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The Scarlet & Black

Panel asks: Is extreme religion its most authentic form?

Tyler Roberts, Religious Studies, spoke at Wednesday’s convocation on religious extremism. Photograph by Connie Lee.

By Chase Booth

When thinking of religious extremism, one may think of hate crimes, acts of violence, and the Westboro Baptist Church, or even monks or celibate nuns. All of these topics and more were covered during Wednesday’s convocation, “Is the Extreme More Authentic? A Dialogue on Religious Fundamentalism.” Chaplain Deanna Shorb, Assistant Chaplain Rob Cabelli and Chair of Religious Studies Tyler Roberts tackled issues of religious extremism in an open discussion of religion.

“We’re exploring topics that interface religion and science, reason and create spirituality, social justice and public policy,” Cabelli said. “Today, what we want to do is to pull on one half of this subject: the question of whether the most fundamentalist or extreme form of the faith tradition is necessarily the most authentic. Of whether this is truly the viewpoint generally portrayed in our national and global media, and what the repercussions of all of this might be.”

Tyler Roberts, Religious Studies, spoke at Wednesday’s convocation on religious extremism. Photograph by Connie Lee.

Much of the discussion of Wednesday’s convocation consisted of defining a baseline idea for what true, authentic religion is. Without determining what form “authentic” religion takes, we cannot accurately describe from a scholarly viewpoint what form the extreme of that religion takes.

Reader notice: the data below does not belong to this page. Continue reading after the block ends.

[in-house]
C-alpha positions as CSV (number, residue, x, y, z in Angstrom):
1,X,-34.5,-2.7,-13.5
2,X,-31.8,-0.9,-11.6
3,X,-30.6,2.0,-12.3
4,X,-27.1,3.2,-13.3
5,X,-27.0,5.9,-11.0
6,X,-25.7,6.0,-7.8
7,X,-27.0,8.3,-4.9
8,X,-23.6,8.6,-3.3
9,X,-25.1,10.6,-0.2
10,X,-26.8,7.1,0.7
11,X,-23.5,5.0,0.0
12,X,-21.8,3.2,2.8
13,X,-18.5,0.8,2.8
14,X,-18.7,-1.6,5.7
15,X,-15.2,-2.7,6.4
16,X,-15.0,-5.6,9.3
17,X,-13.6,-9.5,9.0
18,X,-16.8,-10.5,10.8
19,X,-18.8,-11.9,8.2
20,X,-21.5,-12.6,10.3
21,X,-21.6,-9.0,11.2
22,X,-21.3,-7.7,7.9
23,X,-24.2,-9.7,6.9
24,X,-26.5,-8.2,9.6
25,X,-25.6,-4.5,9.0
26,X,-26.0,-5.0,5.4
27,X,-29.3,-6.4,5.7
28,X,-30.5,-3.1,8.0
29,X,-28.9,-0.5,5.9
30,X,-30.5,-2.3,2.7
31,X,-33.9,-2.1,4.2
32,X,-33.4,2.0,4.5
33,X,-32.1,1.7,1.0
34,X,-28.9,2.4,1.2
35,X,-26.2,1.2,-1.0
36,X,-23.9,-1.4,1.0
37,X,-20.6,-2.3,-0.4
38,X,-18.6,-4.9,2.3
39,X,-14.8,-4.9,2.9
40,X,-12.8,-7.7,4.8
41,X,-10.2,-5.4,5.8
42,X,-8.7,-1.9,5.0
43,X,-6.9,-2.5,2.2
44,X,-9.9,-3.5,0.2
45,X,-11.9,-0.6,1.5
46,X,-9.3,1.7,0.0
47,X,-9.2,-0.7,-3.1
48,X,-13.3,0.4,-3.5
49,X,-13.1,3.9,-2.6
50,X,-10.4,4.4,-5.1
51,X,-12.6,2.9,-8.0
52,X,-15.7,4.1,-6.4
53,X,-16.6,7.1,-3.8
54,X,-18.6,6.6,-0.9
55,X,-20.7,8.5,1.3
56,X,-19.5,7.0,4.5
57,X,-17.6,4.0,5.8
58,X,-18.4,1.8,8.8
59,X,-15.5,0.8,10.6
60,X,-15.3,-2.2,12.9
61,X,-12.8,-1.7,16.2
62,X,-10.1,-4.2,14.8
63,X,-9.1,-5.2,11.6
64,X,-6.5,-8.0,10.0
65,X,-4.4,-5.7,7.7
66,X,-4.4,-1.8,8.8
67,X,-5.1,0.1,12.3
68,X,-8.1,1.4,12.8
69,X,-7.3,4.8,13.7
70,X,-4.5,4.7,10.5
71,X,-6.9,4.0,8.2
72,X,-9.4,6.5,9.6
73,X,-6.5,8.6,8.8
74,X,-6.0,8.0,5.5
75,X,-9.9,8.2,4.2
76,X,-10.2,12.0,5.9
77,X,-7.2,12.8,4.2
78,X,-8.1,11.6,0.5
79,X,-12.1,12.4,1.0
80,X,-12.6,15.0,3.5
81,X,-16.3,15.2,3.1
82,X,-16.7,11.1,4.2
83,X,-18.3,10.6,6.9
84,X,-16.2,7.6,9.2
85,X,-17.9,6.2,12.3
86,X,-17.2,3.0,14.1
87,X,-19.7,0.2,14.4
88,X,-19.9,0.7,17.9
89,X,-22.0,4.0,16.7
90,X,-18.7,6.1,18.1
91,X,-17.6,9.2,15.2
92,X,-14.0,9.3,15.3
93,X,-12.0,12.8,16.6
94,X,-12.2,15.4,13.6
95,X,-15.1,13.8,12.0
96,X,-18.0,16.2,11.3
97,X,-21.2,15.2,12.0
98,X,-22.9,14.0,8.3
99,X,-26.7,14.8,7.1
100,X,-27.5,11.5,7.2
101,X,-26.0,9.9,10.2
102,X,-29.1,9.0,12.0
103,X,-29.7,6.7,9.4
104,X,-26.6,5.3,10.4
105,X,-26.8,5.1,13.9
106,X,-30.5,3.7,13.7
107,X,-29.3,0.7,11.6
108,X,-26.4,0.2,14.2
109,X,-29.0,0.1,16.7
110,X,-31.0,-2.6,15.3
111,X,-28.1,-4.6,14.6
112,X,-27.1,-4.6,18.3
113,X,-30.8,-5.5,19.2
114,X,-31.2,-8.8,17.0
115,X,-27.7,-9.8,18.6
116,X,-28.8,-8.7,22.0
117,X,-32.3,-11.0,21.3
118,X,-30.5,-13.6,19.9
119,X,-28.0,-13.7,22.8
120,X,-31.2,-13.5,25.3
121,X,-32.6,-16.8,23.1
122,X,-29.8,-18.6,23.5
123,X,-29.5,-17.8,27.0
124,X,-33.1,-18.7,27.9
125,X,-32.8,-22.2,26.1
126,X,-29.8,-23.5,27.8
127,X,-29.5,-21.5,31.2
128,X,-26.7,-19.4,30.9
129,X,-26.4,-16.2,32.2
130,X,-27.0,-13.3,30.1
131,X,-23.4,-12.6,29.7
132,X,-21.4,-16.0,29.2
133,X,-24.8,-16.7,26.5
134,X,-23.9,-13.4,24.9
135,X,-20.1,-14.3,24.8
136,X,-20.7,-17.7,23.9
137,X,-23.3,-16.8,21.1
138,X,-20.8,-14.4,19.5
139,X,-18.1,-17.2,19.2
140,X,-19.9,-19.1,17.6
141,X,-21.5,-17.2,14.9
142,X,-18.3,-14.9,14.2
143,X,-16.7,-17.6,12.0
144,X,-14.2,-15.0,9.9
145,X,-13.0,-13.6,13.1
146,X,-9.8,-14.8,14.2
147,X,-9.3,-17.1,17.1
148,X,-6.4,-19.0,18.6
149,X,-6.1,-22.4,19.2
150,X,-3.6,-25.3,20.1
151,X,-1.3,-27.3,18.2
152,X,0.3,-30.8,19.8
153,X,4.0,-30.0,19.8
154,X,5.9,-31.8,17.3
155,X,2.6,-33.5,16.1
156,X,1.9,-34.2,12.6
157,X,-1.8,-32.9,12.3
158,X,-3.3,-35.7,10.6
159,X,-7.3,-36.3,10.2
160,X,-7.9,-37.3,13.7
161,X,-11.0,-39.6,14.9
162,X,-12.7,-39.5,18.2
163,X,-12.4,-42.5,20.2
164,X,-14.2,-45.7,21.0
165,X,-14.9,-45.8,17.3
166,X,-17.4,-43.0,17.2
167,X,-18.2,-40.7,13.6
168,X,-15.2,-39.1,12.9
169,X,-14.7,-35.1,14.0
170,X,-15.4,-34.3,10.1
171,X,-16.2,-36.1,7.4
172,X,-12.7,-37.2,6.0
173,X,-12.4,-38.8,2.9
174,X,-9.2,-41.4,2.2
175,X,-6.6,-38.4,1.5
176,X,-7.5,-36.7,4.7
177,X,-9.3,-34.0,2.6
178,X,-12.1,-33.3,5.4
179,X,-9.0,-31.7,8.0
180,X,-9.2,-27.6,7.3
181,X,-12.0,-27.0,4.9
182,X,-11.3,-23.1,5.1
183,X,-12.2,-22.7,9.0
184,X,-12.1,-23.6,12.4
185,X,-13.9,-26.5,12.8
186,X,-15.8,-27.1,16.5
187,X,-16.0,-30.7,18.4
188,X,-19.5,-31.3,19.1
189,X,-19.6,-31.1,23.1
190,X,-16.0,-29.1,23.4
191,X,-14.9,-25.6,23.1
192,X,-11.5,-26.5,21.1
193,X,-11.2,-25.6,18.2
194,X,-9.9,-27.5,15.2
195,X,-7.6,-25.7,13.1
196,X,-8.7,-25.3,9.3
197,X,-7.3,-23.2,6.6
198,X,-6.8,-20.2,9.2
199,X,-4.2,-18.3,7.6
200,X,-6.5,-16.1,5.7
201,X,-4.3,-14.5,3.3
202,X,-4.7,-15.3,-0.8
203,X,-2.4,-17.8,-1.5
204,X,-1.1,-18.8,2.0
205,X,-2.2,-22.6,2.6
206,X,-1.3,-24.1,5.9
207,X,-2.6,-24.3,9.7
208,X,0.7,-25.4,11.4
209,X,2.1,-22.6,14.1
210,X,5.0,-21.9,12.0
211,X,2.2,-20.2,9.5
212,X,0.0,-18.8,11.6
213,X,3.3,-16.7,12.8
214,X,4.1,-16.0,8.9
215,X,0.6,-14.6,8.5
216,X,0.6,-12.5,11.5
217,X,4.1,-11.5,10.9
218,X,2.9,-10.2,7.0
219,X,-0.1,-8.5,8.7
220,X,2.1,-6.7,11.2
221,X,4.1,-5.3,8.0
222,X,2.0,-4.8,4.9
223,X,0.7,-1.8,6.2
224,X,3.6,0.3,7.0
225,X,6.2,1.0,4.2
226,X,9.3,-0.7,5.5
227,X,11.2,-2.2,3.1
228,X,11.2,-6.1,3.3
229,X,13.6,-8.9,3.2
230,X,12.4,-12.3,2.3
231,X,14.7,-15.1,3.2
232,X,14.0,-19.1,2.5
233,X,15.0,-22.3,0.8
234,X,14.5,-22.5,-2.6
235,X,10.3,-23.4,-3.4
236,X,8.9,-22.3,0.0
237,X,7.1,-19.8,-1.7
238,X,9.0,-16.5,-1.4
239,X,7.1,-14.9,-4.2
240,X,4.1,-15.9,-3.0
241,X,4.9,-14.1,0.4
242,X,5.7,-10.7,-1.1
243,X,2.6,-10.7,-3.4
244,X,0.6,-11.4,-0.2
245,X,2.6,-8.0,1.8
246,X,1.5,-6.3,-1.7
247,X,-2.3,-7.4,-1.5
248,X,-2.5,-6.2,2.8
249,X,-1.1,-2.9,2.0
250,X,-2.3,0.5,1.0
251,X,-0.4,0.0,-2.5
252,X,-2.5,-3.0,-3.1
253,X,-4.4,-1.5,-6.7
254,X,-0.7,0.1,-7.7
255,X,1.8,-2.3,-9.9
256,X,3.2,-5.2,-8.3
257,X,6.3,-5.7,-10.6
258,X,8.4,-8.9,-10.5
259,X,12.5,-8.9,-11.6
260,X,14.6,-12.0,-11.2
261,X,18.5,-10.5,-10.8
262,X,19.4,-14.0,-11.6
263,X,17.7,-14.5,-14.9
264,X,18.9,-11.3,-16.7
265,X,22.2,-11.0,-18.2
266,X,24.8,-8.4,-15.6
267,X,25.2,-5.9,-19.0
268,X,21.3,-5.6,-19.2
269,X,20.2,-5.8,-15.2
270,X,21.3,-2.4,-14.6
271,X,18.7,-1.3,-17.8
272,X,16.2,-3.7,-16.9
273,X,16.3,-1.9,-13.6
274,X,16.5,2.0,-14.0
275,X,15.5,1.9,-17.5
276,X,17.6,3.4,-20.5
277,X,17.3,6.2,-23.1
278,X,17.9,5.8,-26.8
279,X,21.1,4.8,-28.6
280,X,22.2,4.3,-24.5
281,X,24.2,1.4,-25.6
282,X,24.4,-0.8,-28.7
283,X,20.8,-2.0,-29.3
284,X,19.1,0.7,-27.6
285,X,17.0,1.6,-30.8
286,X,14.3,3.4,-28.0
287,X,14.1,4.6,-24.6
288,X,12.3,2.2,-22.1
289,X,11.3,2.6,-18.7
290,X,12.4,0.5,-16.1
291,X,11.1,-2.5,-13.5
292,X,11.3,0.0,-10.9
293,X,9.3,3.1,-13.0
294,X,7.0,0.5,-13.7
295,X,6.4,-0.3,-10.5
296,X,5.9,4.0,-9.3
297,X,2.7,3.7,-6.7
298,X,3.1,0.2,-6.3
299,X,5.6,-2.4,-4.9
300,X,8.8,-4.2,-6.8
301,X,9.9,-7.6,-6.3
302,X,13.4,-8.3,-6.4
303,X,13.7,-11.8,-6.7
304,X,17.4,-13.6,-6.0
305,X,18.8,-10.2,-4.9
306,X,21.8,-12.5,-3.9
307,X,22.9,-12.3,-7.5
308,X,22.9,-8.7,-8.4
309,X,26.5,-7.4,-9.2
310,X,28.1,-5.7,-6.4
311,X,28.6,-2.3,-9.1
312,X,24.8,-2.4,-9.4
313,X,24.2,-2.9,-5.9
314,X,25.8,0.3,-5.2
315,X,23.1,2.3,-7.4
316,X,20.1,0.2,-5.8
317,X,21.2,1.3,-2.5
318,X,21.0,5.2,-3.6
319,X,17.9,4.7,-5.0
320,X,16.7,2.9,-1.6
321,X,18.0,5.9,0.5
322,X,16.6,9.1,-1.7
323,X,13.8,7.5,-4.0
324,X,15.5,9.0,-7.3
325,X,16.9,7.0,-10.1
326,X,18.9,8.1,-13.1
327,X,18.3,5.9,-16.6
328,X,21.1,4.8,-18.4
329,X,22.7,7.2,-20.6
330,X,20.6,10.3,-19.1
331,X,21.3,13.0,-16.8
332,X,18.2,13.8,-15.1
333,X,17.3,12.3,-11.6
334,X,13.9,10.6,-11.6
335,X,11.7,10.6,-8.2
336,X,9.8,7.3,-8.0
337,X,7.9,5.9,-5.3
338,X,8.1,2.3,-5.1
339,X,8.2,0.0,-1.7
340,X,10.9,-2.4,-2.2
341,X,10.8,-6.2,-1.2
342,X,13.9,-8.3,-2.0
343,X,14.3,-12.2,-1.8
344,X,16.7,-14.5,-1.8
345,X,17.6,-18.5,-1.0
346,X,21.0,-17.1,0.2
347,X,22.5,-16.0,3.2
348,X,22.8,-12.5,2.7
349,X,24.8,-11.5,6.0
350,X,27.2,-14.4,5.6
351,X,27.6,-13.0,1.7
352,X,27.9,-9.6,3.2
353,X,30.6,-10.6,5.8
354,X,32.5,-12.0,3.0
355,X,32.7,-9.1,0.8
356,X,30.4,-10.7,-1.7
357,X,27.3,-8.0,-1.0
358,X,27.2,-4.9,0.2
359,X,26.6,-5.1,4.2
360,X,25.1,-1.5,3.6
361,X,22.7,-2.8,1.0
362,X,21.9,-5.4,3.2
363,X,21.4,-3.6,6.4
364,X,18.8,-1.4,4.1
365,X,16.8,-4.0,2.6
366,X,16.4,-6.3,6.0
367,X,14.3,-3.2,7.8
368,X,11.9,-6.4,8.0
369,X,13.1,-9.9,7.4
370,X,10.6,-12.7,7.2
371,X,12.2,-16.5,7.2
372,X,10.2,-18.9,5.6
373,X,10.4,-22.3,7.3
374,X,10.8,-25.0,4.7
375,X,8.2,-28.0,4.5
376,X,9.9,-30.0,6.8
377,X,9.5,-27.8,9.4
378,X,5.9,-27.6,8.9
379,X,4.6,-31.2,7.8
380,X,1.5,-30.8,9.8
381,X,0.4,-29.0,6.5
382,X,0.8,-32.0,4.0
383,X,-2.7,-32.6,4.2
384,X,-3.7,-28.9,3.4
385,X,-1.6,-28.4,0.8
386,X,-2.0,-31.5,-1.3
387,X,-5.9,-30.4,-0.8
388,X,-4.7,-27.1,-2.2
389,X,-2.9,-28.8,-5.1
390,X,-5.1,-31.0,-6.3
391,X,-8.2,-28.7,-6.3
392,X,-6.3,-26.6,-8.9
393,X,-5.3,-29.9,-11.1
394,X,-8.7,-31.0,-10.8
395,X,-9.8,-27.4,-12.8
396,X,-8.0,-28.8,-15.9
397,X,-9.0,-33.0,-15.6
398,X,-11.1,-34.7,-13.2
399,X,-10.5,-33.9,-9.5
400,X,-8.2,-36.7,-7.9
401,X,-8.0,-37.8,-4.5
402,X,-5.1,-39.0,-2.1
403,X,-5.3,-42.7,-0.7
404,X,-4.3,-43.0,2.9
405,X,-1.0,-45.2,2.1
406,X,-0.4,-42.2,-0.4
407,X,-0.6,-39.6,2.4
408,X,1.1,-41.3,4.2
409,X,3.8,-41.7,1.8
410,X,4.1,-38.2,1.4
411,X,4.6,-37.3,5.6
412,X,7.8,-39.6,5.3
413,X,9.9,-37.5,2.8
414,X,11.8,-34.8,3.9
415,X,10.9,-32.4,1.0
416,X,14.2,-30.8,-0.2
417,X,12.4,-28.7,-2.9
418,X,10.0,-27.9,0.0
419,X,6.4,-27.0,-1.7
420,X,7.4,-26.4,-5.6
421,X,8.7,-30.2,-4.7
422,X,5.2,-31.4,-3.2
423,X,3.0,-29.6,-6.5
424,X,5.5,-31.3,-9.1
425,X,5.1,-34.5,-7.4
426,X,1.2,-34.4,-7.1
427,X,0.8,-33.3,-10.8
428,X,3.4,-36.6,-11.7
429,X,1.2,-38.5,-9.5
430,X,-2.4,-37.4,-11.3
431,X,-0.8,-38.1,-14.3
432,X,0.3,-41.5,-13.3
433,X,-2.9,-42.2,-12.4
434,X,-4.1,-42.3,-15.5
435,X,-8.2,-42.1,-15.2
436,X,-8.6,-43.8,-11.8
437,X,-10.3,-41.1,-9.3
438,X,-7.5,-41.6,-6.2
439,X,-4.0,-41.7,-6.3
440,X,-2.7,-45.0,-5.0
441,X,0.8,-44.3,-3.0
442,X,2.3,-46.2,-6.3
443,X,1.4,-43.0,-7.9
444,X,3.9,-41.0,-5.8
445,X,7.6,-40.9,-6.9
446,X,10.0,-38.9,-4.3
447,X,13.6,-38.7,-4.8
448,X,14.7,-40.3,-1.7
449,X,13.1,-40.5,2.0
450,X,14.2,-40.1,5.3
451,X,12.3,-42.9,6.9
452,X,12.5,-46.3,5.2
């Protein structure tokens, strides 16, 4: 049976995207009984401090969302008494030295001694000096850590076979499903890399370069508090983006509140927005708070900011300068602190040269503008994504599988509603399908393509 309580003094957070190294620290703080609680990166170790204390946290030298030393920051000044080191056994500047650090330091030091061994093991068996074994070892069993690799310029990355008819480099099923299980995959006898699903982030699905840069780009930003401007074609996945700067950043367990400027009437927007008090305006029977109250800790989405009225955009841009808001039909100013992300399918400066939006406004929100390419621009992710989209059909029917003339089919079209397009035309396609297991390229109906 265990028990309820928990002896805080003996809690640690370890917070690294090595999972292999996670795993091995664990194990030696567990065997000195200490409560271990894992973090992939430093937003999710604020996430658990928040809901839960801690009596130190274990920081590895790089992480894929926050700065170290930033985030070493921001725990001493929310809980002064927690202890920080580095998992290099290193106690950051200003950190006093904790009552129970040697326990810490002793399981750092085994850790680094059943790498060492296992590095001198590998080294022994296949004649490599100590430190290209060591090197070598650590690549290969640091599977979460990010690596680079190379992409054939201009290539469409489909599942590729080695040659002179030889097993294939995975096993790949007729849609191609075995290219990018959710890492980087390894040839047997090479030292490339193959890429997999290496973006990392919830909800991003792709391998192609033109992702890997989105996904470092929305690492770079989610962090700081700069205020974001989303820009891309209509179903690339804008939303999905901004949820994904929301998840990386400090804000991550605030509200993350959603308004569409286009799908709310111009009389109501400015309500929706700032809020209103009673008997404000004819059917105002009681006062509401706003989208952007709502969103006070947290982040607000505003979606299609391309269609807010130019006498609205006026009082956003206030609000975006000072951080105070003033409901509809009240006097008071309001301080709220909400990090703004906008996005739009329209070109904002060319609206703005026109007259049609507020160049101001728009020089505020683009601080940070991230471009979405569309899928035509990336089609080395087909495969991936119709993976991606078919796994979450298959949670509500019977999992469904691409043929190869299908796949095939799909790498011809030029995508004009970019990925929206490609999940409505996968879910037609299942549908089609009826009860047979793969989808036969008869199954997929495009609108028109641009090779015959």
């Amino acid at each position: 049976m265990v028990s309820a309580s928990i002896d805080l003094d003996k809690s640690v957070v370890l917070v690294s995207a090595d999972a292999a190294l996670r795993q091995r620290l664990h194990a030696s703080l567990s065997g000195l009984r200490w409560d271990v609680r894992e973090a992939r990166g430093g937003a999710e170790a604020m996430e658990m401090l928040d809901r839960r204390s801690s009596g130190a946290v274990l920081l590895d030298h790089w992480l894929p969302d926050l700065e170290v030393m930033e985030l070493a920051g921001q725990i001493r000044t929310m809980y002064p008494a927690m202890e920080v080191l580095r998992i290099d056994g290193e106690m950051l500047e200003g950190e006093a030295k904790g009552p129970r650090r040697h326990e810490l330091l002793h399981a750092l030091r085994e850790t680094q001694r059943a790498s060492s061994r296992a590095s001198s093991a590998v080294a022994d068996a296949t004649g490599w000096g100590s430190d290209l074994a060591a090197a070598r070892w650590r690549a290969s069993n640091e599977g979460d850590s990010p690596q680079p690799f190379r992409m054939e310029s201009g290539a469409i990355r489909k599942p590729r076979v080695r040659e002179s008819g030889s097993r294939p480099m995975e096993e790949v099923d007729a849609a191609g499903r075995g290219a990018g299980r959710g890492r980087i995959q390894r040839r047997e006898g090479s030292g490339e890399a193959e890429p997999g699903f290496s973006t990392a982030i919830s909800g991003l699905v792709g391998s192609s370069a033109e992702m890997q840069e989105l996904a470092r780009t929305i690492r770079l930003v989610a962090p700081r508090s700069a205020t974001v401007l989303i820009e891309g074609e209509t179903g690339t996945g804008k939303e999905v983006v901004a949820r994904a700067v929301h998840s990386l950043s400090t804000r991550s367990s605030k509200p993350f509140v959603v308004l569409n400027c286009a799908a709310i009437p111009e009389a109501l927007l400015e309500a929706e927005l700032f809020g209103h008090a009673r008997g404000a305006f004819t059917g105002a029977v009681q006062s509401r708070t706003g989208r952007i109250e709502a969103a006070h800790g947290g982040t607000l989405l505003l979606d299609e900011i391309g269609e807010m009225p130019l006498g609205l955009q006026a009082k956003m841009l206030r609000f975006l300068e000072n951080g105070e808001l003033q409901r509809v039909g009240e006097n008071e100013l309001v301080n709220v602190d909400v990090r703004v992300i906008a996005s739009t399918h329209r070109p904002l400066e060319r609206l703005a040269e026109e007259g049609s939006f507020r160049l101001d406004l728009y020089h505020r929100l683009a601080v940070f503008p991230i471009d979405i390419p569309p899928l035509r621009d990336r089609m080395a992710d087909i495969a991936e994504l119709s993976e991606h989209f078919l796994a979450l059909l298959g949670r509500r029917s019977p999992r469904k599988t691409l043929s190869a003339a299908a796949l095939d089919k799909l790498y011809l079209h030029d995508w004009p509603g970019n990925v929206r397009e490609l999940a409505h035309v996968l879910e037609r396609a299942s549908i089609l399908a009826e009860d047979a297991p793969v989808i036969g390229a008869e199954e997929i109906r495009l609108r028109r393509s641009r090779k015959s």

Roberts started the discussion on authentic religion by attempting to define what religious extremism is, describe what constitutes fundamentalist religion and what exactly “real” religion is.

“Do we mean that extremists or fundamentalists are more true to the original or traditional than others?” asked Roberts.

He said the problem with answering these questions is determining who has the authority to make decisions regarding certain religions.

“Is it possible for someone from the outside to develop a criteria for saying, ‘this is authentic,’ or ‘real’ Judaism or Christianity?” he said. “People will fight a lot about what is real Judaism or what is real Islam or what is real Buddhism.”

The panel also focused on the question of how one can place the authenticity of a religion on a spectrum of extremism.

“There are so many individual as well as collective agendas and influences that push us towards one viewpoint or another,” Cabelli said.
Shorb argued that language is a huge factor in trying to determine religious authenticity.

“Language is really important because I would avoid ‘devout’ like the Plague because it means I’m going pass judgment on what it means to be devout, right?” she said “And I, as a Christian, somehow know what it means to be a devout Muslim or whatever sect or whatever country or whatever culture. It’s very, very diverse, right? So how would I know?”

After the discussion, Roberts, Shorb and Cabelli opened the floor to questions and comments the audience had. Many audience members had questions concerning the authenticity of different sects and whether extremism was motivated in part by a religions pursuit of salvation.

This convocation was the first of three convocations to be held on religion and society this semester, which is co-sponsored by the Council on Religious Life and the Chaplain’s Office. The second one will be held at the end of February and the final one held right after Spring Break at the beginning of April.

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